It is worth pointing out here that the initial flush of growth sometimes produces very strong shoots with long internodes (the stem between leaves/buds). As buds only grow from the leaf nodes long internodes would produce a sparse branching pattern so shoots with long internodes can be cut off near the base to force a new shoot to grow. These new shoots are usually less vigorous and have nodes closer together which will develop a better branch pattern and closer ramification.

During development we also selectively remove shoots to direct growth in the desired direction and pattern.  In this way we develop branches that have sub branches alternately on either side, preferably from outside of bends instead of all growing from one side. Selective pruning also builds up a trunk and branching with movement instead of dead straight sticks projecting out of the trunk!

Wiring can be used to position branches and to create movement in the main trunk or branches. Be aware that rapid growth means that wires can mark the tree very quickly. Rapid growth also means that wired shoots will be set in position in as little as a few weeks.

Selective defoliation can be used to slow the growth of some areas of the tree and strengthen weaker areas. Grafting might be used to add branches and roots where they are desired if nature and pruning have not provided them.


When our tree has reached the desired thickness, height and spread and has good ramification on branches and apex it is time to change techniques again in the Maintenance phase. Now we do not want excessive growth or thickness because these would destroy the fine taper and delicate tracery of branching we have built up so we reduce feeding and watering a little and start pinching earlier and more regularly.

Feeding must be continued to keep the tree healthy and actively growing but without the huge flushes of growth we wanted in the preceding stages. Look for fertilisers that have a lower proportion of N(itrogen) during this stage.

Pinch shoots when they have grown only 2 or 3 nodes or even earlier. An old maintenance pruning technique for Japanese maple is to open out the developing leaves and pinch the embryonic stem growing between them as soon as it can be grasped with a pair of tweezers.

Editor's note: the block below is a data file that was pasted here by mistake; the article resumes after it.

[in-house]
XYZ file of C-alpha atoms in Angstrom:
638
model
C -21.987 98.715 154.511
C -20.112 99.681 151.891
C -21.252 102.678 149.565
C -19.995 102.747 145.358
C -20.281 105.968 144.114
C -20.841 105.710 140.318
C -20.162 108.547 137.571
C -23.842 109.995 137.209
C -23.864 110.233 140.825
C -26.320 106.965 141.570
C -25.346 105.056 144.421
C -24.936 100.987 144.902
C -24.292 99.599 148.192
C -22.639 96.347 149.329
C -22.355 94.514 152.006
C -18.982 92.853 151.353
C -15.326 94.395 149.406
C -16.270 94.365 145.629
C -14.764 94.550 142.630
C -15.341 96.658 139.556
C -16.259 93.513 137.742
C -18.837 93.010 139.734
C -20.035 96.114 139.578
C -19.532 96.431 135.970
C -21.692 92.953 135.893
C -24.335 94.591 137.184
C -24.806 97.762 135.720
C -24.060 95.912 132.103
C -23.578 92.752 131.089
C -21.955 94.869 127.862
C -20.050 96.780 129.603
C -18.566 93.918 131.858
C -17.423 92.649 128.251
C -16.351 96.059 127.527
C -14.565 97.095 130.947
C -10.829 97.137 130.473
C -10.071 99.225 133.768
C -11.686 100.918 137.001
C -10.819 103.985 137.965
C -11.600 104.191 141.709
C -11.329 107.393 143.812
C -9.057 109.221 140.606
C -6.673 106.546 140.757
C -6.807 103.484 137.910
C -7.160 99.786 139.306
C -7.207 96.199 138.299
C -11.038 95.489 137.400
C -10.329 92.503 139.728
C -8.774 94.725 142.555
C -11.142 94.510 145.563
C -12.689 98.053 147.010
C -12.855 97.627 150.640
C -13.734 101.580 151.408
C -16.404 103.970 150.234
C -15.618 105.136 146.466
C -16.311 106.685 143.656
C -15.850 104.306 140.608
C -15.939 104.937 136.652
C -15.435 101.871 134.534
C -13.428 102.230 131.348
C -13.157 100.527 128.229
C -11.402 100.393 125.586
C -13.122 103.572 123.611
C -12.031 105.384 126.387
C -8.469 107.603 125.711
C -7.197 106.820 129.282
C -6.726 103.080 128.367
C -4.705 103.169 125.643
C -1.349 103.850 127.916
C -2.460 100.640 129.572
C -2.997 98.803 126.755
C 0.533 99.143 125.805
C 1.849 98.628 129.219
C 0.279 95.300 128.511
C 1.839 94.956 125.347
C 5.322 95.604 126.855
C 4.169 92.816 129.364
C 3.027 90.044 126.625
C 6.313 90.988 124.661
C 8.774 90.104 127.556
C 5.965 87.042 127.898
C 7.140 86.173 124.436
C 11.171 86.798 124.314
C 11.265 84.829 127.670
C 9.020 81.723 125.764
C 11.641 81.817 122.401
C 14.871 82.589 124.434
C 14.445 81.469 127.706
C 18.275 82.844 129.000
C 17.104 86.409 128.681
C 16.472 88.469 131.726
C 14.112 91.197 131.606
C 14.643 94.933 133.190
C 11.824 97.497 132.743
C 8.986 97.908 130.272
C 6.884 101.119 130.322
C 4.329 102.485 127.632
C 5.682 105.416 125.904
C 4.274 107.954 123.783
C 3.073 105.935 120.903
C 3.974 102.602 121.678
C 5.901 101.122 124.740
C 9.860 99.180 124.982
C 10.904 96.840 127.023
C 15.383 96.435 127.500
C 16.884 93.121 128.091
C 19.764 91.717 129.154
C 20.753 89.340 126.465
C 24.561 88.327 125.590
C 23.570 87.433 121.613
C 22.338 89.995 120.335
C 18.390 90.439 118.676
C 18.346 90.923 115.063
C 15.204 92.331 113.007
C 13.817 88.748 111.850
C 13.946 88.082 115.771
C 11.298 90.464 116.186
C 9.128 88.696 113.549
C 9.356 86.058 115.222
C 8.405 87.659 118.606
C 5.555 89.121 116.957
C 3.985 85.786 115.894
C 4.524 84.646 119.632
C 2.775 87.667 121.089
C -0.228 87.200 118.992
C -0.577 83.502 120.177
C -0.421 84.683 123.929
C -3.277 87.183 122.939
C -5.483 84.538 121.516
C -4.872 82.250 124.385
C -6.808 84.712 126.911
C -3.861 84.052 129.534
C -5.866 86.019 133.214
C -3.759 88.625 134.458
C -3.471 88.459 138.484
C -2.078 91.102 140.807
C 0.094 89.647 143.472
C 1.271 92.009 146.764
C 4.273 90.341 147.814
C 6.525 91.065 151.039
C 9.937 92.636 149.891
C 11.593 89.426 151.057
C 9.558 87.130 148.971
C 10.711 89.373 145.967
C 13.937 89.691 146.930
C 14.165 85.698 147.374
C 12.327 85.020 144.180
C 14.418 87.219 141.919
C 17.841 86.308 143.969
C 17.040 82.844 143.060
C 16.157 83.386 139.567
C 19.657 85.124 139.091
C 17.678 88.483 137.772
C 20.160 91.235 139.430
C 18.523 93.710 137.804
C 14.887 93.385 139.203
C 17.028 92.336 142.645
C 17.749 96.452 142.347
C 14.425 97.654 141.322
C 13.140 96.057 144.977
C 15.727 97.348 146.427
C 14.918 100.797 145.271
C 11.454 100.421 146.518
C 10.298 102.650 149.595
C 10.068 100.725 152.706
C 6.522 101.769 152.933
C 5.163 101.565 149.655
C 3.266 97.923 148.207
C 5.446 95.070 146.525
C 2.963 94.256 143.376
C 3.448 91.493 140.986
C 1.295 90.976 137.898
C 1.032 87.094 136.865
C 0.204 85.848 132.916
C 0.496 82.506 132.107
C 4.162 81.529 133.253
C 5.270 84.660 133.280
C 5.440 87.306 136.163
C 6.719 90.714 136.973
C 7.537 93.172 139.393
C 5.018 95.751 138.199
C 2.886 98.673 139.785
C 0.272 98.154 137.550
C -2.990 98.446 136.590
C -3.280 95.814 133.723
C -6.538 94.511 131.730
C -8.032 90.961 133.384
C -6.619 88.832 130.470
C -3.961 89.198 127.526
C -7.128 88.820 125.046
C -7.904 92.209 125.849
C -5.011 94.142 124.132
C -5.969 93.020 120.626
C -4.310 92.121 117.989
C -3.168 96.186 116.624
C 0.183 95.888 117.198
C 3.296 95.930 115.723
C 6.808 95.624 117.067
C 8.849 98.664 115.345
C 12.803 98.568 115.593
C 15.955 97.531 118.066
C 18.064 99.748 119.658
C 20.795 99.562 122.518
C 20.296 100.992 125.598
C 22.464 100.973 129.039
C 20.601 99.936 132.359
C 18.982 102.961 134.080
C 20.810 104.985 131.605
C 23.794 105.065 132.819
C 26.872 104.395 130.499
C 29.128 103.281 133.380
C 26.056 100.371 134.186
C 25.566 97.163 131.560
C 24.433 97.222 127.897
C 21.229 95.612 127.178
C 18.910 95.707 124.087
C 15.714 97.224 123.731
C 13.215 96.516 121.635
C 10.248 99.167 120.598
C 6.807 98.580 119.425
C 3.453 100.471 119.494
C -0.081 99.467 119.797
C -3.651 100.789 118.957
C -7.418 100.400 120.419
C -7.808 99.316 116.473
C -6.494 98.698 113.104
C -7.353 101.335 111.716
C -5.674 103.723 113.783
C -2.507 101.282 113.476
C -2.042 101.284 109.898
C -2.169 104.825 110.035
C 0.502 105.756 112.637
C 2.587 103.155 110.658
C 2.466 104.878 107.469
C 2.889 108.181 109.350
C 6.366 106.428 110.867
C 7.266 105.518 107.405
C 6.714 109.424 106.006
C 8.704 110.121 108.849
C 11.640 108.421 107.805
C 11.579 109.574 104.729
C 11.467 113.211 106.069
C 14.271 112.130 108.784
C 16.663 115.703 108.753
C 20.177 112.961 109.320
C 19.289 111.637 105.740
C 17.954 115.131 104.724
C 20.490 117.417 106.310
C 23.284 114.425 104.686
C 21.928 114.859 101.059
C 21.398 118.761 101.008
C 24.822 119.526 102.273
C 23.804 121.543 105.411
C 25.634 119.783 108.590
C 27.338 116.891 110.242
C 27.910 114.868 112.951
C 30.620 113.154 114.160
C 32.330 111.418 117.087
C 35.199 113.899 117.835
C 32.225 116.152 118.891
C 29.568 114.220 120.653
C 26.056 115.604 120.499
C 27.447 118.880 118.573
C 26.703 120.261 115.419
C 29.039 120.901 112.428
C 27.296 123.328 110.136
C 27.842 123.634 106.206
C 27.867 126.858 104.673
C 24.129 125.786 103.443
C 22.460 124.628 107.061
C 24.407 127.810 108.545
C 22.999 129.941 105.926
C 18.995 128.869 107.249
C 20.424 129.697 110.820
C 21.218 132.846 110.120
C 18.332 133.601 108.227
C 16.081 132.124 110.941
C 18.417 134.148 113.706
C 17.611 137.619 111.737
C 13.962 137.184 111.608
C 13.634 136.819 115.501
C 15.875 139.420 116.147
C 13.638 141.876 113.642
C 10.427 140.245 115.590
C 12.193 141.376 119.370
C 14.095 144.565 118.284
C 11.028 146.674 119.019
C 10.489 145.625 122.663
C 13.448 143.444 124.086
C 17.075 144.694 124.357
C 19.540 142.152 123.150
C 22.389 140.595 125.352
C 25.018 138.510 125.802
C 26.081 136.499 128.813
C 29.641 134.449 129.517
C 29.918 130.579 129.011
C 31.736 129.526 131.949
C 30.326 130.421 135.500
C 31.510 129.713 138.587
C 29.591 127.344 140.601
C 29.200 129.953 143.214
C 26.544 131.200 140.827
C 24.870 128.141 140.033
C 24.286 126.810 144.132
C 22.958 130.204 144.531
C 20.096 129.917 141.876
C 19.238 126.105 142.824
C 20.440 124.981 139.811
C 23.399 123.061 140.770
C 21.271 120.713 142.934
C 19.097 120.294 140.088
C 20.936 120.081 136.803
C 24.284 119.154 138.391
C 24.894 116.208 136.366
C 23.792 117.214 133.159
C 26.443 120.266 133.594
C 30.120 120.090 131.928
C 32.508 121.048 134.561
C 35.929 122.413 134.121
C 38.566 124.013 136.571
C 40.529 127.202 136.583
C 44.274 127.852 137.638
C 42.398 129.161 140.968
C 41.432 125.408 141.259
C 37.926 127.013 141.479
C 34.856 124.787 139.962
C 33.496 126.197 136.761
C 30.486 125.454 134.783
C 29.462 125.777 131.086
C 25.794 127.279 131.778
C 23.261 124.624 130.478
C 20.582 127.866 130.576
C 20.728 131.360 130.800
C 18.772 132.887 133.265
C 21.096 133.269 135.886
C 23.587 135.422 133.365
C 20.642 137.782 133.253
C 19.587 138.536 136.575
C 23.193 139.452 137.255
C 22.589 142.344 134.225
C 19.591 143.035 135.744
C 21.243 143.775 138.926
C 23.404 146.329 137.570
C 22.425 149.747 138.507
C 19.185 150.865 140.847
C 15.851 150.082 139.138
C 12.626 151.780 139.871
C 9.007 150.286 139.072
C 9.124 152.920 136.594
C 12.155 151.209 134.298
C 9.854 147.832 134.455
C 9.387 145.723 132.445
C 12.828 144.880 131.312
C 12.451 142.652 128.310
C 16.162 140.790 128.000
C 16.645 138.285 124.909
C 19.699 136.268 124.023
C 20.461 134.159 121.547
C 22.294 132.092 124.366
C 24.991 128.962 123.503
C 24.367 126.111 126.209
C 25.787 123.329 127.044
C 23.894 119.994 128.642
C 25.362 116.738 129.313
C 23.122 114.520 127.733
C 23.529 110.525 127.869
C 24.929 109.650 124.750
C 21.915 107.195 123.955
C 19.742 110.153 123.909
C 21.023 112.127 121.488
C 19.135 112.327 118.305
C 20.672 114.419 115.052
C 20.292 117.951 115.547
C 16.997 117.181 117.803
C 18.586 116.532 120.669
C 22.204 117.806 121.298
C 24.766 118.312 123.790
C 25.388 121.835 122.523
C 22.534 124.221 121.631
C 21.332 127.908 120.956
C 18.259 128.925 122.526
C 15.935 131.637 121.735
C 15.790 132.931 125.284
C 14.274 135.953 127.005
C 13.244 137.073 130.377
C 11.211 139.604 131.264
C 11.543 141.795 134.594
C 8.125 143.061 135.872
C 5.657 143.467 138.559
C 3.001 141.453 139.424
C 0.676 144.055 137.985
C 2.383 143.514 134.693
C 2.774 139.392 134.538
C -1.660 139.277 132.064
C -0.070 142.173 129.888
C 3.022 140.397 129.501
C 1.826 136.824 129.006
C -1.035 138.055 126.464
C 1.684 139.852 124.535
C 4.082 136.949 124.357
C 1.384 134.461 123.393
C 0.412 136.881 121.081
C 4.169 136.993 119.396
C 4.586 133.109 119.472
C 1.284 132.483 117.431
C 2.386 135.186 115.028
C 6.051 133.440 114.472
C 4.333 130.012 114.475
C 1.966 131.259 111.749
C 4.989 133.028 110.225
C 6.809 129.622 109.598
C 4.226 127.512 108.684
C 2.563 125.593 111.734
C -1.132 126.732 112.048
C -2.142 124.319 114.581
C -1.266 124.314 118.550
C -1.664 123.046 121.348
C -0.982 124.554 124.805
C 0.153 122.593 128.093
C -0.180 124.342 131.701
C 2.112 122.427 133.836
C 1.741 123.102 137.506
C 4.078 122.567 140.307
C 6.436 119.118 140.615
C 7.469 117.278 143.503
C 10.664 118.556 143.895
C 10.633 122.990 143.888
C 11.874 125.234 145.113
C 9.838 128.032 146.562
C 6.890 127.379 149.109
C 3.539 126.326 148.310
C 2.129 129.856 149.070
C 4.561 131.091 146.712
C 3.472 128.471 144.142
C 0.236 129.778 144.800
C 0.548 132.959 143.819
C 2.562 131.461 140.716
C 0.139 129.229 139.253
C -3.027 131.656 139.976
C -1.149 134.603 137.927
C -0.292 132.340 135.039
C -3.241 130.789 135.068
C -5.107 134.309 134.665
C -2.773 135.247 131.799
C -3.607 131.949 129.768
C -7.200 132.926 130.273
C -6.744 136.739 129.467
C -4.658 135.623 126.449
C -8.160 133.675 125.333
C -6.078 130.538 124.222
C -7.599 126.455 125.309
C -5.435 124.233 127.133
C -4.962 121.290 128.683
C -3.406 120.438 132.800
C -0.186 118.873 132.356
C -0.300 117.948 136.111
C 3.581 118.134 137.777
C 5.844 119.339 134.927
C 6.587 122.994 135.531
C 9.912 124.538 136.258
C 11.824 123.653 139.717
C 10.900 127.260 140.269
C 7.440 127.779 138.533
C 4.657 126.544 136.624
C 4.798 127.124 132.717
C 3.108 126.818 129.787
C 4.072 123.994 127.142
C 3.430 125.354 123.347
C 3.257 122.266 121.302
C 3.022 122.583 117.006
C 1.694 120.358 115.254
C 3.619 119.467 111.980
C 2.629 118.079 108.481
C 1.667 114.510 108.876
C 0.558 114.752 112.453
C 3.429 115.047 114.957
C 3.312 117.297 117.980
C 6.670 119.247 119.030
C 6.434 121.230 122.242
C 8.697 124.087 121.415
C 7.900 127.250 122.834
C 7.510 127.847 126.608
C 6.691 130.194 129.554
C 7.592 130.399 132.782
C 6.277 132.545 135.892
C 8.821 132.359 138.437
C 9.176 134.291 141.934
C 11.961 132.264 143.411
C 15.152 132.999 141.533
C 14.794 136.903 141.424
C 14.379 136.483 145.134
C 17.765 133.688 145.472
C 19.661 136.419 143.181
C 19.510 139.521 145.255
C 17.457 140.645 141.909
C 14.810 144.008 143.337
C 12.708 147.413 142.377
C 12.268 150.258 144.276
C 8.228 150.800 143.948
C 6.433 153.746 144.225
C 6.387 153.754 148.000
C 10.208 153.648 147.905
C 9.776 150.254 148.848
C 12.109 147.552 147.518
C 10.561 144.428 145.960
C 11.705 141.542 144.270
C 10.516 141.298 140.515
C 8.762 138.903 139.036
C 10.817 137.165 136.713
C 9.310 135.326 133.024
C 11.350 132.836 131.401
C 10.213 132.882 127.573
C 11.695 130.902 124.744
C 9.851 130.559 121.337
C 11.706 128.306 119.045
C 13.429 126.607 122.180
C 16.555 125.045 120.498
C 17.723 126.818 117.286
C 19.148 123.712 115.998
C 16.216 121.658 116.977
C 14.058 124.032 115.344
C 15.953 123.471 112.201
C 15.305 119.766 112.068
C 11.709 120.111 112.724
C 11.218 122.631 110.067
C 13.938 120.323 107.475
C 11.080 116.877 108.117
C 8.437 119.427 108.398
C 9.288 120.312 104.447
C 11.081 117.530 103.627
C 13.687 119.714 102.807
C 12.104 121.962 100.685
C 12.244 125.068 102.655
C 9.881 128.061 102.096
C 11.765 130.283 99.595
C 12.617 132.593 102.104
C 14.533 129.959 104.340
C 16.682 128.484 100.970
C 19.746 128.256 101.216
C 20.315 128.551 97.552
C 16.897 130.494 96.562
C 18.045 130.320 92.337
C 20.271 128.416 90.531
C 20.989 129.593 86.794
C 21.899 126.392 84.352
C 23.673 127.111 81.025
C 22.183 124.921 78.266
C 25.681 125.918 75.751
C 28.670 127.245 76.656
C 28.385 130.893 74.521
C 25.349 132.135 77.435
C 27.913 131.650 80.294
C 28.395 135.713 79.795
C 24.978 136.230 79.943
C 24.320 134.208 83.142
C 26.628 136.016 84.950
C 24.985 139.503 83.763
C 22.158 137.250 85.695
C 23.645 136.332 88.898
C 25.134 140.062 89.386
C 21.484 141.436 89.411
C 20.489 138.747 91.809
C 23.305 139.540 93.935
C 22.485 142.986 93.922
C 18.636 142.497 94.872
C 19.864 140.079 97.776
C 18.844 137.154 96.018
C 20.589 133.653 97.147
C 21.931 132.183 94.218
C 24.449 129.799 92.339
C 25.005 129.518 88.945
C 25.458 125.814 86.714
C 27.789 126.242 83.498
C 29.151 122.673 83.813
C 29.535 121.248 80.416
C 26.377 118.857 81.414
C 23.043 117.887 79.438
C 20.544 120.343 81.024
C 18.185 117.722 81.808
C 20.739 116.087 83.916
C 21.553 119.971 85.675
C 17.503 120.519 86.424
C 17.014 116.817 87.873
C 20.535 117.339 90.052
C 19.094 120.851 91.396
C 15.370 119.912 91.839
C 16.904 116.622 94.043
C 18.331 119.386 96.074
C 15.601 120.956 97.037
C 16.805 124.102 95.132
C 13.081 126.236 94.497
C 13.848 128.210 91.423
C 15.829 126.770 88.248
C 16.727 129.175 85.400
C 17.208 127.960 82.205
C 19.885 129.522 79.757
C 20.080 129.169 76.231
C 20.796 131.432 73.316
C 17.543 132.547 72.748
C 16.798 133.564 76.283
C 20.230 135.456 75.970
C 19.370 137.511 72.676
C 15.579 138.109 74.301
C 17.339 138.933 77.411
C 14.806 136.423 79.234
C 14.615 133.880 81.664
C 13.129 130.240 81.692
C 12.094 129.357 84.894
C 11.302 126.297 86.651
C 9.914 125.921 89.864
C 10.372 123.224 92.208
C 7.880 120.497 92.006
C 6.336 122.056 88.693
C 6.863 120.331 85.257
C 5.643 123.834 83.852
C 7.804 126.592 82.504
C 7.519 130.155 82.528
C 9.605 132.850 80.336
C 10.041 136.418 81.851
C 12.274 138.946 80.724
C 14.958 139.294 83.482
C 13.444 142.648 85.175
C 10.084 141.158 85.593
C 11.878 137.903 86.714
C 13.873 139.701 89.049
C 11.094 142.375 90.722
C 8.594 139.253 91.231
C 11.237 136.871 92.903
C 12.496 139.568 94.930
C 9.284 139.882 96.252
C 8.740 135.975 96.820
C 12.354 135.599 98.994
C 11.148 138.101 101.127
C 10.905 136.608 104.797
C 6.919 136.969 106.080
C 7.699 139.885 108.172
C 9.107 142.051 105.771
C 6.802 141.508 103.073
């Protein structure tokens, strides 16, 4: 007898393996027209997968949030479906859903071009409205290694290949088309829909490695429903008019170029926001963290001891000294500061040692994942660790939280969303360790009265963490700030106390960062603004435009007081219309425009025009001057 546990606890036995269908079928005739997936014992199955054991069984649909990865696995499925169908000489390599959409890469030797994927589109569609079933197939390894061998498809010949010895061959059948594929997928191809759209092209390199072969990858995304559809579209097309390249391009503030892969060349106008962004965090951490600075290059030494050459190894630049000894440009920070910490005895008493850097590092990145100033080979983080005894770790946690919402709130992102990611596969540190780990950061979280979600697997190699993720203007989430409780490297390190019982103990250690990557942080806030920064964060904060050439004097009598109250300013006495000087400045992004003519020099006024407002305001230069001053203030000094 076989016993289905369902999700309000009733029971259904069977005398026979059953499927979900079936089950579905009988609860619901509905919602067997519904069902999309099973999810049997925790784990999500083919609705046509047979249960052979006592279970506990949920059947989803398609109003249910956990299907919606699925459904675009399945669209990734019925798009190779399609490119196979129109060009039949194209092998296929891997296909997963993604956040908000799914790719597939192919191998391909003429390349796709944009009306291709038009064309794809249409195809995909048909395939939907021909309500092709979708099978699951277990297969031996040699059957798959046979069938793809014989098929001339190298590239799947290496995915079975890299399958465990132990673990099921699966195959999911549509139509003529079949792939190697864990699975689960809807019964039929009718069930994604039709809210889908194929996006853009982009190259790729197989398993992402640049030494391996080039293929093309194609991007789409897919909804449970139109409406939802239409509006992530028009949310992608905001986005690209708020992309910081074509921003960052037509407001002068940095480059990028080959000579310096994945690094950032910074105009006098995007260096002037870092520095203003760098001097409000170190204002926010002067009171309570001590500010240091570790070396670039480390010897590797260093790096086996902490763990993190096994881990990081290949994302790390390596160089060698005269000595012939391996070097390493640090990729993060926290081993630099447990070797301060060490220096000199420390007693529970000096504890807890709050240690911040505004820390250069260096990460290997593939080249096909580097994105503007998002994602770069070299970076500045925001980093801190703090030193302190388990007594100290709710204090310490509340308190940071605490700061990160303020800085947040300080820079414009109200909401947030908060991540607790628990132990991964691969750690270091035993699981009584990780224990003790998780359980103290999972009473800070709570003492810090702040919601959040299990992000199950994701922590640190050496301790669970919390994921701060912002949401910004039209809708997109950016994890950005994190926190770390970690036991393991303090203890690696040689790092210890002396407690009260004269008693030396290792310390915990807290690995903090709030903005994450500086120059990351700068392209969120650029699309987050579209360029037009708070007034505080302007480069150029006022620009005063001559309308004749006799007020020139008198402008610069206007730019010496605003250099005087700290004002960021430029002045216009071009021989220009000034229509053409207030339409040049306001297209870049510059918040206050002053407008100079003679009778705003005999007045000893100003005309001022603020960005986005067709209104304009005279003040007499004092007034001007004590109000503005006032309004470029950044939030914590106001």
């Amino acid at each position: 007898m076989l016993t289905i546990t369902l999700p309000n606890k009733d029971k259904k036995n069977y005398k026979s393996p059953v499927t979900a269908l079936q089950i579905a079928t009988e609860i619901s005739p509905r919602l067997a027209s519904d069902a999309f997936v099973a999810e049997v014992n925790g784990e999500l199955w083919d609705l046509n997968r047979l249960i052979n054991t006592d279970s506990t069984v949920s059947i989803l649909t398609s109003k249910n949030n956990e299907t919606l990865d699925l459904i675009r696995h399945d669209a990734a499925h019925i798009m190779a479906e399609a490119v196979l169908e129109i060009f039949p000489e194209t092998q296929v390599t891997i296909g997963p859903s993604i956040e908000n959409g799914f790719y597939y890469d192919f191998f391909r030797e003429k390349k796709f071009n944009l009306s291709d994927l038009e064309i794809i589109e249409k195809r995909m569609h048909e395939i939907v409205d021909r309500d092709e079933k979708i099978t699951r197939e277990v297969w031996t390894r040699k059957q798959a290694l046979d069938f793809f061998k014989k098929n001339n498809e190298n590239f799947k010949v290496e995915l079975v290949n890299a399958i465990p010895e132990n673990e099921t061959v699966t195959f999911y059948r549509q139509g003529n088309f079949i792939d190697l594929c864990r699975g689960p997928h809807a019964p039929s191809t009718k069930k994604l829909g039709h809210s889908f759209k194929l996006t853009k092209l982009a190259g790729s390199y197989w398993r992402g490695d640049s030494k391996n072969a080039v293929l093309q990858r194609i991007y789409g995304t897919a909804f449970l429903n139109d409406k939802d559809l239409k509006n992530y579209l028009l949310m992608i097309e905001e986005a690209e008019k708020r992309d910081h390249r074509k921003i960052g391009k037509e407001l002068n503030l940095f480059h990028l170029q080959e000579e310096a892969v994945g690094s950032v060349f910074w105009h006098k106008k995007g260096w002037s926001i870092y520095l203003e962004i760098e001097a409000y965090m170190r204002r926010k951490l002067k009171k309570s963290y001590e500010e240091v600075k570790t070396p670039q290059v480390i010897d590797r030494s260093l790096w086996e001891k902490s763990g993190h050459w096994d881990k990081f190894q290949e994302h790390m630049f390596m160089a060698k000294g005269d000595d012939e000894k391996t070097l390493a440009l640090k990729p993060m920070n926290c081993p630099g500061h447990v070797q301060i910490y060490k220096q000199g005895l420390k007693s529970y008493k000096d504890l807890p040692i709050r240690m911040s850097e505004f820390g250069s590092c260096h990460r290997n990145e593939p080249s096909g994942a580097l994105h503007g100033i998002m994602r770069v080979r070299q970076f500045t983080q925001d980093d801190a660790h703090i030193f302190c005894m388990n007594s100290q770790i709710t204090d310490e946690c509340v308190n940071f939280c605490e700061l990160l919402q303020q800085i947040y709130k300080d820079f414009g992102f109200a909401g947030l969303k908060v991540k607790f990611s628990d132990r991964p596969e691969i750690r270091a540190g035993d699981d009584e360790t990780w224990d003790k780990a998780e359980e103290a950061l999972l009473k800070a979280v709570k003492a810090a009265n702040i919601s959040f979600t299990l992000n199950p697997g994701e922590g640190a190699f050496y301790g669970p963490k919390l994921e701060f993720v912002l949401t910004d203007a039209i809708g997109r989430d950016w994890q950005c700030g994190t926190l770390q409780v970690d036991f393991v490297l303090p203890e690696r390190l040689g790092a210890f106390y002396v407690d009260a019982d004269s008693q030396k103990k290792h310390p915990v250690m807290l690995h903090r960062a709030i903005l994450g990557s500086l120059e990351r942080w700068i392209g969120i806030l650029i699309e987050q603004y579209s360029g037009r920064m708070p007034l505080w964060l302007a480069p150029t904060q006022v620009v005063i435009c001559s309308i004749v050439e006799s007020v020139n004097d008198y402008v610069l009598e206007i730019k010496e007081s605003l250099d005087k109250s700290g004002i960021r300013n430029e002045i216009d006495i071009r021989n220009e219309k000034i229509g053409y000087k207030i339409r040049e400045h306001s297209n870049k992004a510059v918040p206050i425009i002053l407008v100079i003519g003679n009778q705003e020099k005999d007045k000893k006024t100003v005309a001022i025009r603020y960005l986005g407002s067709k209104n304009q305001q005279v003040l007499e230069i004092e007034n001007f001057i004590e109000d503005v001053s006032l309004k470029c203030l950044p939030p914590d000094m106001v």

Thinning also becomes an important technique during maintenance. Constant pinching during the growing season creates a tangle of twigs and shoots which need to be thinned each winter to allow more light and air to reach inner leaves and shoots.

You will note that some trees will go through growth and development phases several times as the owners restyle the tree.

You will probably now understand that applying techniques aimed at maintaining a finished tree to one you are trying to grow or develop will slow the tree’s development and it could take many years longer to get where you want to be.

There is probably a further final phase but we won’t dwell on such an unhappy subject here.


5 thoughts on “Different phases in the life of a bonsai

  1. I would like your ideas on styling Gymnostoma australianum(daintree pine ) there doesn’t seem to be a lot of info on these


    • Hi Barry, I have never grown Gymnostoma so can’t give you any specific help there. In general I like to find out what general shapes the tree grows as in nature and try to use elements of that in my designs.

      • Thanks Neil they belong to the Casuarina.family and do have a pyramid type of growth ,similar in some ways to other pine species